|May-03-07|| ||YouRang: <dumbgai: Does it make any difference whether white plays 19. Kh1 or Kxh2? Seems like 18...Bxh2+ is just a desperation check.>|
In a way, it is a desperation check, but it does make a difference -- and it's better to play 19. Kh1 rather than expose the king at h2, giving black opportunities to buy time with checks.
In this case, white is threatening to move his rook to h4, after which black can do little to stop mate. Black can't make room fast enough to let the king escape (e.g. 19...Re8 20. Rh4! Kg8 21. Qxh7+ Kf8 22. Qh8#).
Black's best bet seems to be 19...Nd6 (where the immediate 20. Rh4 is met by ...Qxf5). So, white answers with 20. Nxd6 (which vacates the f5 square for the black pawn).
<NOW - Since the white king is on h1> black must defend with 20...f5 21. Rh4 f6, and the black queen now guards the h7 pawn. But white can take the bishop now with the rook, 22. Rxh2 -- leaving white up a full piece with a terrific attack still underway.
<HOWEVER - Suppose white had played 19. Kxh2?.> As before, it goes 19...Nd6 20. Nxd6 -- but now black has 20...Qxd6+! and the attack must wait to deal with check, 21. Kg1, allowing 21...Qd5! which pretty well forces a queen trade. The material is about even and the mating attack has dried up.
|May-03-07|| ||Dr.Lecter: <zb2cr> After 15.Bh6 gxh6 16.Nf5 Bf4????? 17.Qg7 is a checkmate.|
|May-03-07|| ||MostlyAverageJoe: <Dr.Lecter: <zb2cr> After 15.Bh6 gxh6 16.Nf5 Bf4????? 17.Qg7 is a checkmate.>|
Only if white queen can move like a knight (from h5 to g7).
16 ... Bf4 is the correct move in the line above. ????? yourself :-)
|May-03-07|| ||giovanygc: I really didn't see this...|
|May-04-07|| ||lentil: "if i have seen farther than the others, it is only because i a standing on the shoulders of giants"... Newton
15. ... gh is a forced win for White:
I believe that the intermezzo b3 is unnecessary.
After 15. ...gh simply 16 Qxh6! ([NOT 16 Nf5? Bf4, covering h6] the threat is 17 Nf5) 16...Kh8 fails to 17. Nf5 Rg8 18 Re8!! Bf8 19 Rxd8 Rxd8 20. Qxf6+ Bg7 21 Nxg7 Rxg7 22 Qxd8+ with a massive material advantage and a continuing attack.
Therefore, B must play 16... Qd7 (covering f5) 17. Qxf6, and black can only prevent 18. Nf5 [temporarily] by Be7 or Be5, after which W will still play Nf5 with mate either on g7 or h8 (if B tries Re8 and Kf8).
This last line explains why B played 15...Qd7 first.
|May-04-07|| ||MostlyAverageJoe: <lentil: ... I believe that the intermezzo b3 is unnecessary. ... Therefore, B must play 16... Qd7>|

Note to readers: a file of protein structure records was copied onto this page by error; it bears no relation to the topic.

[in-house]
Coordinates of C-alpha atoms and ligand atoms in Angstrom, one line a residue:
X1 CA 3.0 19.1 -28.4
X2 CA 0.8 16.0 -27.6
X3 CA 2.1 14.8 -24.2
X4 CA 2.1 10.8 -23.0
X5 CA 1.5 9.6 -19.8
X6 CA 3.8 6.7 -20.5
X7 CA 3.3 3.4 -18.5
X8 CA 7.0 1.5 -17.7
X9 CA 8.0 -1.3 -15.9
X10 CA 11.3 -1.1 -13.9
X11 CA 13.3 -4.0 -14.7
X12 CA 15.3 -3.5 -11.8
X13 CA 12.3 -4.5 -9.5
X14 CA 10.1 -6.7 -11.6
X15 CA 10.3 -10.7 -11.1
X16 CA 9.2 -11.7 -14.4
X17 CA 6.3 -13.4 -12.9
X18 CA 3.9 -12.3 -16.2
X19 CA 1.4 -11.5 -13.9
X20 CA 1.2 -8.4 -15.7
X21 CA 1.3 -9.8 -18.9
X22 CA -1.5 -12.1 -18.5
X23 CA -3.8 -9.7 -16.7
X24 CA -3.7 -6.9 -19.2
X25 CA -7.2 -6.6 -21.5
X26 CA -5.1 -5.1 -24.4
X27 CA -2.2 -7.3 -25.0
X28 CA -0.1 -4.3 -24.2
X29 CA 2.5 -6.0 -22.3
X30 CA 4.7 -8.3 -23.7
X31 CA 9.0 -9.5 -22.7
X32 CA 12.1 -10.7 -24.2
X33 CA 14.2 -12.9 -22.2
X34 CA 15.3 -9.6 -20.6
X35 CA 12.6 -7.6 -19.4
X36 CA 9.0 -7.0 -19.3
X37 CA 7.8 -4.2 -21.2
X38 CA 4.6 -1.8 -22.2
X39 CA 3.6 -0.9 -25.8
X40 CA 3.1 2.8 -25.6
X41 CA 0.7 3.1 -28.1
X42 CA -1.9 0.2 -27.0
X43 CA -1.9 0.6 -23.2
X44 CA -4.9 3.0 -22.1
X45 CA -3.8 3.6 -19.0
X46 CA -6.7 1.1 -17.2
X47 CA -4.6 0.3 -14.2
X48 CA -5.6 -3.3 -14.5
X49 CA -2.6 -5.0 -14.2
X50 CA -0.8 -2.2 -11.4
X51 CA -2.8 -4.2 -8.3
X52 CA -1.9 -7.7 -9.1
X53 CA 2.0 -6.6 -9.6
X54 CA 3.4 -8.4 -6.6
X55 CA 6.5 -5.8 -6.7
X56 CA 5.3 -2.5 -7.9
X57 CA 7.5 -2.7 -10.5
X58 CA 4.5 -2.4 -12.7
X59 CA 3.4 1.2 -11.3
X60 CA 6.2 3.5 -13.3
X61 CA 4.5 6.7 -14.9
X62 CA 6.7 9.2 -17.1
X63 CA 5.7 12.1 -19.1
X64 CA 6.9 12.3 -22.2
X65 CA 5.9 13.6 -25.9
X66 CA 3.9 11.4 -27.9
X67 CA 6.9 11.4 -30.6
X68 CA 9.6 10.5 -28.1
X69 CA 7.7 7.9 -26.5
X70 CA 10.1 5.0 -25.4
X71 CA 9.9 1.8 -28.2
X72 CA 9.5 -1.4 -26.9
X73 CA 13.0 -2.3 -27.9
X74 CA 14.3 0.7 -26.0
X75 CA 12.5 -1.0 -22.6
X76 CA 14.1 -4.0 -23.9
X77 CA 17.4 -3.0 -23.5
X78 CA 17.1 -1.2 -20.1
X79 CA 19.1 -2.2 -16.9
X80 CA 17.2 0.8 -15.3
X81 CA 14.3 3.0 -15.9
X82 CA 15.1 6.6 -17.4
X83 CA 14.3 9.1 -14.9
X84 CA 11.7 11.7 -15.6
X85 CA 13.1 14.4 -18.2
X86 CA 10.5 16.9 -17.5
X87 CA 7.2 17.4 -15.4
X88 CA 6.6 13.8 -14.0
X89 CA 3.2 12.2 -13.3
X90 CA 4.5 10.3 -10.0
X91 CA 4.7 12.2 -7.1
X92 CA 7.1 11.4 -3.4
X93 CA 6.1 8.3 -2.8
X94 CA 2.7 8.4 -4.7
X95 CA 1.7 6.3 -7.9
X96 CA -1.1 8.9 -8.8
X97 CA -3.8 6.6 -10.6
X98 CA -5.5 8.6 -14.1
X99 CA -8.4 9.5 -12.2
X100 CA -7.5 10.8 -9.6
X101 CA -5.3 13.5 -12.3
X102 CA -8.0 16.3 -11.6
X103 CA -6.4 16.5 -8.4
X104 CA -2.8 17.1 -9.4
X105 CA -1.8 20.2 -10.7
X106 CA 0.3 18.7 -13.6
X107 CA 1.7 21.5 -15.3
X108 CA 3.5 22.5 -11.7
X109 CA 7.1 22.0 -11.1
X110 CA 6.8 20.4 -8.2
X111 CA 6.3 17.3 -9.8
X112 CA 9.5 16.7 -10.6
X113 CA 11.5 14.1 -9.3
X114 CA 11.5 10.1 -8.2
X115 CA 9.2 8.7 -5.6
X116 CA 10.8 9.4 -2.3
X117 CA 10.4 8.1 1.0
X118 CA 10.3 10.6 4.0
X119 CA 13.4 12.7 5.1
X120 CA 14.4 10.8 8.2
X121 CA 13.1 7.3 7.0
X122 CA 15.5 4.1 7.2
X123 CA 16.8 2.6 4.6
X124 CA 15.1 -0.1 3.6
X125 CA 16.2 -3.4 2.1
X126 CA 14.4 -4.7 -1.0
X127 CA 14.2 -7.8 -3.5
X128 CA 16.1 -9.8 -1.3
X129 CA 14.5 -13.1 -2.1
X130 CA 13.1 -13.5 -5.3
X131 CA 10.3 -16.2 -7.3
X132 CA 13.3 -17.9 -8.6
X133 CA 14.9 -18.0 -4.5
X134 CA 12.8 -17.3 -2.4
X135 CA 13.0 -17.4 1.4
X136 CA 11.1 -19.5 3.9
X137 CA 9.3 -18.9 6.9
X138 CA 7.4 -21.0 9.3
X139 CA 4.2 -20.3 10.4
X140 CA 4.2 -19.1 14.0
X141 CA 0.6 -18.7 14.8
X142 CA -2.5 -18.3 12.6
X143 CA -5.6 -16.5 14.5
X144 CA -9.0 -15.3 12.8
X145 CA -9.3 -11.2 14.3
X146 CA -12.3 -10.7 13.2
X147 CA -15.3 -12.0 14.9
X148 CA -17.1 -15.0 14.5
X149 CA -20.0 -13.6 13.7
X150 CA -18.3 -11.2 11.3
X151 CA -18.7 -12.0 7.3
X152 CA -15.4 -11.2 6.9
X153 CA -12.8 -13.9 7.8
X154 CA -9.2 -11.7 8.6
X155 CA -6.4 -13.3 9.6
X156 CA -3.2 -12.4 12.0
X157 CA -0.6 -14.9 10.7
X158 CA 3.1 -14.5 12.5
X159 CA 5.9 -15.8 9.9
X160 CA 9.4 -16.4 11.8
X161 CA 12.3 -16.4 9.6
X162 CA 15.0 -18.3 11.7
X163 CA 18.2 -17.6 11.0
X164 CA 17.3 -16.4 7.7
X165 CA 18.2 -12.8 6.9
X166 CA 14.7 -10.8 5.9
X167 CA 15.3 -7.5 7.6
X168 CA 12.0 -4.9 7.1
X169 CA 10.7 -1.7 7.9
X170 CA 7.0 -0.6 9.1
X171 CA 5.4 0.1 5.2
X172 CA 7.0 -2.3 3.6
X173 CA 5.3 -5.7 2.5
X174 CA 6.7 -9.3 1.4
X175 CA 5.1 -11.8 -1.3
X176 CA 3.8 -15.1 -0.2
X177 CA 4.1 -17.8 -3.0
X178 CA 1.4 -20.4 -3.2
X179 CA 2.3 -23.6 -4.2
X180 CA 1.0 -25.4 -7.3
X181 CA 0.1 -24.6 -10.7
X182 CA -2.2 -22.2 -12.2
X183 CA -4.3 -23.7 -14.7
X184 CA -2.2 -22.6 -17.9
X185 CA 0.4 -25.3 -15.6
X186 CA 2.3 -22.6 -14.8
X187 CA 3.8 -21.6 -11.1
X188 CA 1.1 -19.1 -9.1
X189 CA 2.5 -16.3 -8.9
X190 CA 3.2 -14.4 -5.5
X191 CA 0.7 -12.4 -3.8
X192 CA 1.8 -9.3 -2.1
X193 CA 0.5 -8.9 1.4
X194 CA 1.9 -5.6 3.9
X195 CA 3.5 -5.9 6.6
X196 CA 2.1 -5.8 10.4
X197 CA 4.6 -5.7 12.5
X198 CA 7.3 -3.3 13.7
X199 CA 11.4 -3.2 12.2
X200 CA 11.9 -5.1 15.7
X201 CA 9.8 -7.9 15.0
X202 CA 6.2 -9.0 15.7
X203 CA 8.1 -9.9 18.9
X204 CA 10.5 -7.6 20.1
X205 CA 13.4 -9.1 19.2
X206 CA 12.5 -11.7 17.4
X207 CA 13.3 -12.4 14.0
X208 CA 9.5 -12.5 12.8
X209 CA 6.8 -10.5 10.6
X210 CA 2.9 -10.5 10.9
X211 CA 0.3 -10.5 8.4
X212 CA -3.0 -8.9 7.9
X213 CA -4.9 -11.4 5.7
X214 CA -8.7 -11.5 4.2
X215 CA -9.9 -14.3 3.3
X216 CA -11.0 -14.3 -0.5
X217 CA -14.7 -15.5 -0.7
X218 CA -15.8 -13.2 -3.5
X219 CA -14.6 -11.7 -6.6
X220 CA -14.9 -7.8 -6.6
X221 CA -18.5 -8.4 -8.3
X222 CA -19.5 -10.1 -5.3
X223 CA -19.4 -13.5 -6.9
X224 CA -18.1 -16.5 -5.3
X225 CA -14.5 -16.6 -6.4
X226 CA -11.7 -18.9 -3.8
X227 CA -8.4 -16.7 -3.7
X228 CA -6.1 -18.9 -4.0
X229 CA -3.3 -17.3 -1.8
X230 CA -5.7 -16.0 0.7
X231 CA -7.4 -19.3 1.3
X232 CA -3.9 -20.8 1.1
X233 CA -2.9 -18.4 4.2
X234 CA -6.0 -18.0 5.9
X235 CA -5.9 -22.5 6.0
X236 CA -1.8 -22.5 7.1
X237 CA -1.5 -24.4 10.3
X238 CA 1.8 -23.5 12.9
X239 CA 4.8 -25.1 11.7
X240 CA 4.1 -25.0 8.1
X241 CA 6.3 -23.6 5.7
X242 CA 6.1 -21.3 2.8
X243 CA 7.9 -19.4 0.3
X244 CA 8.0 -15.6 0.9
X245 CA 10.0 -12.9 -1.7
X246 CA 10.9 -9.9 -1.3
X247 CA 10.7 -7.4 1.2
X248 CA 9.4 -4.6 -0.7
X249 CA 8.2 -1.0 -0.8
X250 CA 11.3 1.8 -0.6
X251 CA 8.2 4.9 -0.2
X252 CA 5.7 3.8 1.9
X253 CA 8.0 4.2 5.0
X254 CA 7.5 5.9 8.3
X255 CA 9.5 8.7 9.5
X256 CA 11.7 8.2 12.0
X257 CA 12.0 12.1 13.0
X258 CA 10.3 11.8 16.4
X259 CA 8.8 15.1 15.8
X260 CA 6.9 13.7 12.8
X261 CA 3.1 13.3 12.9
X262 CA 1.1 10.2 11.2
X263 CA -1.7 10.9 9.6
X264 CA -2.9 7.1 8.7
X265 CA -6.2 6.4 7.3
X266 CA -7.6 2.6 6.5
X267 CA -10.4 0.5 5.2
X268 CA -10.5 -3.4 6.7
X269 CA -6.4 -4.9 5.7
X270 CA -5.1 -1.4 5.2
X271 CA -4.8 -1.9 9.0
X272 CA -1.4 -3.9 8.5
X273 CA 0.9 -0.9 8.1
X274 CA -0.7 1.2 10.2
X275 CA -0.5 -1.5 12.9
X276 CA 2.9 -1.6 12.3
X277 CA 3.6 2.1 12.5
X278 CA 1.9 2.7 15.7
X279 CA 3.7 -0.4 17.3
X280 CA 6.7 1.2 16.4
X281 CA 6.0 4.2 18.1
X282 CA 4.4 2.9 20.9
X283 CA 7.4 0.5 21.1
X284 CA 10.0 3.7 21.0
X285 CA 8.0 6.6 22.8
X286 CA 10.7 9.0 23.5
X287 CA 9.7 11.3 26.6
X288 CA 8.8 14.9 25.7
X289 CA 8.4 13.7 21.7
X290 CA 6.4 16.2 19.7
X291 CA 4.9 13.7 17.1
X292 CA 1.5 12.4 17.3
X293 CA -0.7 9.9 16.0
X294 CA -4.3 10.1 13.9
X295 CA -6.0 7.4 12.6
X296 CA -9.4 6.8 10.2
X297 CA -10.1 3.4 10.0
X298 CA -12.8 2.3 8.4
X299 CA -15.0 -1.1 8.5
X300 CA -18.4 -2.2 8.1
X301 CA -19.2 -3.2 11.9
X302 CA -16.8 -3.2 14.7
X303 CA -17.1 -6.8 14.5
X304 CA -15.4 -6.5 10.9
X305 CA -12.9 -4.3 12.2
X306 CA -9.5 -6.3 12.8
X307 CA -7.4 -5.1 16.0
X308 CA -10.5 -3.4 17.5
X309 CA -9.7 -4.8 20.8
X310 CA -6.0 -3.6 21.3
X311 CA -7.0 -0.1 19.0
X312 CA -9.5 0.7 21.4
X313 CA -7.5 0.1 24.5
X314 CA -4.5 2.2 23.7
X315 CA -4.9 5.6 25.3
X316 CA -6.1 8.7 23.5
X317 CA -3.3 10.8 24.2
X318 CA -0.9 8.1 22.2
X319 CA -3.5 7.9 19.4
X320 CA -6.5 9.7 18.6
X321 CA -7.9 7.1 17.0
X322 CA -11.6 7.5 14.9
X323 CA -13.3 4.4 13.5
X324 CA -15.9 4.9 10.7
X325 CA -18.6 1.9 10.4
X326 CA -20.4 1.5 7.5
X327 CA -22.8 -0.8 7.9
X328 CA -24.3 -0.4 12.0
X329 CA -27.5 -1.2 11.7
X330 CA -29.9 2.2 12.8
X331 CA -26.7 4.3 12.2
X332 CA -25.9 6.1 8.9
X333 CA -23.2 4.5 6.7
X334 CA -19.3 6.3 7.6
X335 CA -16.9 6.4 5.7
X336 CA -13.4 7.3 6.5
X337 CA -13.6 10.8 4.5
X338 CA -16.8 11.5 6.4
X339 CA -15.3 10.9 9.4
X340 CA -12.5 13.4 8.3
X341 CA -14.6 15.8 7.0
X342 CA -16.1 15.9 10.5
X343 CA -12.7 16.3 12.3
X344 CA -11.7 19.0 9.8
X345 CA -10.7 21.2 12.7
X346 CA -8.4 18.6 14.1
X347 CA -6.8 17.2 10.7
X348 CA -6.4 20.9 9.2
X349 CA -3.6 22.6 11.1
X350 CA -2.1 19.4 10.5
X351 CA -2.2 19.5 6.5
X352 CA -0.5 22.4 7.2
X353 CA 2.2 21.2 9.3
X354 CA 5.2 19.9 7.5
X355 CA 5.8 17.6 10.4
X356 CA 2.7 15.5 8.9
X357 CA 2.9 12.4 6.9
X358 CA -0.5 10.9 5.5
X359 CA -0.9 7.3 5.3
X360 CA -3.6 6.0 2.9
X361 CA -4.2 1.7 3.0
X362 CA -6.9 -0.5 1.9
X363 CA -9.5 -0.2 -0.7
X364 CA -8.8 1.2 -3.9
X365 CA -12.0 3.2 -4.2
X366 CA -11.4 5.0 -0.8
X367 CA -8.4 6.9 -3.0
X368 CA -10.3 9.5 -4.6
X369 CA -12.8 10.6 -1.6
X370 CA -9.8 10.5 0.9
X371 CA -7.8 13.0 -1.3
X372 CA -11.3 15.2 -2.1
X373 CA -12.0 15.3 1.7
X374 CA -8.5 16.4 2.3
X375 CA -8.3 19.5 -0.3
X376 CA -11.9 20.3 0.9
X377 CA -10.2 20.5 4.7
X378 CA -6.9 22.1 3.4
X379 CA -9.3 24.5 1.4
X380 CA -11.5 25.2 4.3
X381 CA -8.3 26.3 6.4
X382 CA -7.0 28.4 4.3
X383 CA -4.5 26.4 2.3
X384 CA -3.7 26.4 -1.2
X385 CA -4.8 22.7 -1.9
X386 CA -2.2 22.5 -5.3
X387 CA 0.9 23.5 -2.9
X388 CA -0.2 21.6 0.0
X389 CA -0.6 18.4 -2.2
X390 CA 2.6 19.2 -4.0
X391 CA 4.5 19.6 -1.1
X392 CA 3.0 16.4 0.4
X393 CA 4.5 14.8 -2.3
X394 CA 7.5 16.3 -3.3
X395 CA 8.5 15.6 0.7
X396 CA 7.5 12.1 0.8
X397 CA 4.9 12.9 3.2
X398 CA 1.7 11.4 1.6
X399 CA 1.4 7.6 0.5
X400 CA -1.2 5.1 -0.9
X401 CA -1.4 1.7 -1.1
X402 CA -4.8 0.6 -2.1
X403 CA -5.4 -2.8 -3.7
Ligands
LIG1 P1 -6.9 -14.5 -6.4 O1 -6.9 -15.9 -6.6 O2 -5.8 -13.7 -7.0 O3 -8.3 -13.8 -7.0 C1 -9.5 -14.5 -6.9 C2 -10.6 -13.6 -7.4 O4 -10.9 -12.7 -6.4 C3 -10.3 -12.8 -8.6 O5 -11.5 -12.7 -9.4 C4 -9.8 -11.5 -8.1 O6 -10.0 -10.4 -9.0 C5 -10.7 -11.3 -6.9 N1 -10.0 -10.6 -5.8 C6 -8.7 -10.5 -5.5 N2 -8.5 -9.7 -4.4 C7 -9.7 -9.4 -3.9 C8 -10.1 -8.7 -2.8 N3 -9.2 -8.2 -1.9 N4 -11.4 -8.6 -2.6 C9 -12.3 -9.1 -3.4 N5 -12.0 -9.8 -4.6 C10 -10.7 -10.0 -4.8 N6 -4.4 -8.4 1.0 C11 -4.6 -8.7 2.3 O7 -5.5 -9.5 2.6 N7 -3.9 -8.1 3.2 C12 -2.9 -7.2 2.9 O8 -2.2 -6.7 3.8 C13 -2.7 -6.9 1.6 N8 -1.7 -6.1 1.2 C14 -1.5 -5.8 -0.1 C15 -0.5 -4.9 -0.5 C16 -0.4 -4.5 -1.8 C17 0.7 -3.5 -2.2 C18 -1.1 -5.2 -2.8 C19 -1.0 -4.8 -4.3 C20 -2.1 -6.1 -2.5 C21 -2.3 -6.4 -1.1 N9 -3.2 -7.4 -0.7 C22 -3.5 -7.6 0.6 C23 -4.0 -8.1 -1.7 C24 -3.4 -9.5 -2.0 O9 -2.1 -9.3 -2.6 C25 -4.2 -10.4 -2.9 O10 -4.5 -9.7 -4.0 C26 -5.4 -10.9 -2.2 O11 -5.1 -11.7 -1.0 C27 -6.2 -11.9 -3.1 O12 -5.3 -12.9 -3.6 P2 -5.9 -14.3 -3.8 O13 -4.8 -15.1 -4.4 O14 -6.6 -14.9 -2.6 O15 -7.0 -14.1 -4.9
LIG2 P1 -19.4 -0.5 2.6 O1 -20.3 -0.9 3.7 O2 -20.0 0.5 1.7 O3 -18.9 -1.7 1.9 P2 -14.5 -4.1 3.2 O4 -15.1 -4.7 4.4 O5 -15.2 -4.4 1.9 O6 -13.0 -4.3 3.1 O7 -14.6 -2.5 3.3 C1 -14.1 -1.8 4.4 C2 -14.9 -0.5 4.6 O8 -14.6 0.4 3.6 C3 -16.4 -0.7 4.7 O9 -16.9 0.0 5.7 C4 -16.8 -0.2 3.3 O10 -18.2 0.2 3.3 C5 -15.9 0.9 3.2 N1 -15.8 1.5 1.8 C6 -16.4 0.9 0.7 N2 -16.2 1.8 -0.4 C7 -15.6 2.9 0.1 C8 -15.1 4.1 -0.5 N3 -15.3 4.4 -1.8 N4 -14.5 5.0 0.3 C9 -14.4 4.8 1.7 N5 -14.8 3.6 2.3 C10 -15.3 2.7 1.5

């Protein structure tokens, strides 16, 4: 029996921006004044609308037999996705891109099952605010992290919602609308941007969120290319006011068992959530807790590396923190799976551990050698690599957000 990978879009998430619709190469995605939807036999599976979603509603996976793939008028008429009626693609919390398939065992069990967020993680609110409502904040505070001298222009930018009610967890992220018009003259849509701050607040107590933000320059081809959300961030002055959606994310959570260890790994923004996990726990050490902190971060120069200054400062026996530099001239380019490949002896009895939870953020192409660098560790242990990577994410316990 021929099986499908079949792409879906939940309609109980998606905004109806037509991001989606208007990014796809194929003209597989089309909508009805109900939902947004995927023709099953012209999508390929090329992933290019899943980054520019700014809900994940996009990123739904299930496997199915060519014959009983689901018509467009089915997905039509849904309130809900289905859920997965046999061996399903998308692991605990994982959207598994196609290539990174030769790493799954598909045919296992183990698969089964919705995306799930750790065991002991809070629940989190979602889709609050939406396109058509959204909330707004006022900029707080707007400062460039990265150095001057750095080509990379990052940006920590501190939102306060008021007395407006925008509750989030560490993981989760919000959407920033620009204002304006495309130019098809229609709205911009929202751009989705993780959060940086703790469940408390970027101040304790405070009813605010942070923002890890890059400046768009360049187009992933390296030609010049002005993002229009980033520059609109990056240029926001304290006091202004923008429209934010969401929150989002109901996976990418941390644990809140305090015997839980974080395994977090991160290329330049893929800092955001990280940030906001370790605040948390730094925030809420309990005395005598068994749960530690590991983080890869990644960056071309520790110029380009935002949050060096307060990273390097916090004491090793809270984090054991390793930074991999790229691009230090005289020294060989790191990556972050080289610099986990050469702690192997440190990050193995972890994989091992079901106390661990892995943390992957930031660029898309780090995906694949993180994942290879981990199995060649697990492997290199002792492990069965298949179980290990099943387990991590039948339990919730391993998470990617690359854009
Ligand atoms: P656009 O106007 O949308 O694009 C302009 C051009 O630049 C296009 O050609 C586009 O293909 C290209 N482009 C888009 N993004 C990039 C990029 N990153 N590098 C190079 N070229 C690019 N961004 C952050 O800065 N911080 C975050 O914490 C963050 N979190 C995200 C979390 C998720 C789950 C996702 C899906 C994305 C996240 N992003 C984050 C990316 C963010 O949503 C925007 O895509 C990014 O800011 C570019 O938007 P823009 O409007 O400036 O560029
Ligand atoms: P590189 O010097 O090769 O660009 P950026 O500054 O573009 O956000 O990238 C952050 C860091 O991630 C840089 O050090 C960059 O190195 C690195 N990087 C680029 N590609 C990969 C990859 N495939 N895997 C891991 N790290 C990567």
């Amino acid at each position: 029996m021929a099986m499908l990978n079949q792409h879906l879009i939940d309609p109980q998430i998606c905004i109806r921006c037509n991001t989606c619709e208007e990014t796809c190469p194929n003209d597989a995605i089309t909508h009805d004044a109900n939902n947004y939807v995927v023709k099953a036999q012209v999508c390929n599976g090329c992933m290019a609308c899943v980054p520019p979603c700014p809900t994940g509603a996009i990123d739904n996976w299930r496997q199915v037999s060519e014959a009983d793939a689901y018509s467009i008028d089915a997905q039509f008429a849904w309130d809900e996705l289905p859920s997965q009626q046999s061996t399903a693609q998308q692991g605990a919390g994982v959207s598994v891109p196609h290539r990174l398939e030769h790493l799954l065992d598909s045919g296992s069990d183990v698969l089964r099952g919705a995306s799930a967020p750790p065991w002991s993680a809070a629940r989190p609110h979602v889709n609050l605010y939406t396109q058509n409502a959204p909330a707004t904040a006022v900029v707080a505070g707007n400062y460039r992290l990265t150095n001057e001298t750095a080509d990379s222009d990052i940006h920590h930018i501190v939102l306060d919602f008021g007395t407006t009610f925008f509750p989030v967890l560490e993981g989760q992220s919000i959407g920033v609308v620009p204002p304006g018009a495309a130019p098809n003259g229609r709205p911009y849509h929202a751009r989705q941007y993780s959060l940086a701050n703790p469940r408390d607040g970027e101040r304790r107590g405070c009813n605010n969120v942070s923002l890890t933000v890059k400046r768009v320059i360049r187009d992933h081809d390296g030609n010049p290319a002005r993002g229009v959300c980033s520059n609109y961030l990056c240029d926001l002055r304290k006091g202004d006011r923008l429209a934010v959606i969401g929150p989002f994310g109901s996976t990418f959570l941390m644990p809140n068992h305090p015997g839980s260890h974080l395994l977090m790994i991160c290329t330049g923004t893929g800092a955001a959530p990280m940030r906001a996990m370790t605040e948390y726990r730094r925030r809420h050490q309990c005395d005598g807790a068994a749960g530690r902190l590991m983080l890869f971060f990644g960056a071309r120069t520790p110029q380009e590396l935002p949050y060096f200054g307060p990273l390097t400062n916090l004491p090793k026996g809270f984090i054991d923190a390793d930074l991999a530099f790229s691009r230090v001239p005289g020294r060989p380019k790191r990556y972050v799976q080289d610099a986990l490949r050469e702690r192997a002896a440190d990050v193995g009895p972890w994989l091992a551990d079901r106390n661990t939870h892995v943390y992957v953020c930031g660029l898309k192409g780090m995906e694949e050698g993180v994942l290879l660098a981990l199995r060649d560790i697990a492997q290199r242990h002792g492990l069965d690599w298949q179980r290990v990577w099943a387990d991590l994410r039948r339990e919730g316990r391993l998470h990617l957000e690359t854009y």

Wrong. After 15. Bh6 gxh6 16. Qxh6?, black plays 16 ... Re8!
The best white can do now is 17. Rxe8+ (otherwise black will take Rxe1+, followed by Bf8, preventing the mate. White is now a bishop down and not winning).
Then, 17 ... Qxe8, with subsequent Bf8, if necessary. Again, white will not be winning.
|May-04-07|| ||lentil: Mostly average busted my line
|May-07-07|| ||Dr.Lecter: <mostlyaveragejoe> my bad... i guess i wasn't thinking|
|Dec-03-08|| ||YoungEd: Pretty amazing to see a great GM get crushed in 19 moves like this. What was with the bishop moves in the opening? Wouldn't a queen interposition to the early check have been better? Anyway, without mistakes like these, we don't get great finishes, so I guess I shouldn't complain!|
|May-09-12|| ||yiotta: <Young Ed> With the favorable pawn structure (4 to 3 Qside, basically 3 to 3 on the Kside), White would have a low risk end game advantage. What is really remarkable is that this Black Kside pawn formation is usually considered very safe.As in many of Tal's games, the complications over the board give excellent practical chances even if not always quite sound.|
|Dec-20-12|| ||nescio: I think this was a pivotal game in the delopment of chess strategy. The old view, as stated by Lasker in his famous manual, was that white should remain defensive on the kingside and try to make his extra pawn on the queenside count. |
Ragozin showed some of the dynamic possibilities in the position after 9.0-0. It was Boleslavsky himself who in the following years developed some systems where a static disadvantage was offset by dynamics. It was a journey ful of disappointments in practical play, but in the end his treatments of for instance the King´s Indian and the Opocensky Sicilian became quite common.
|Jan-18-17|| ||ColeTrane: Submitted pub: Smoke a Boleslavsky 420|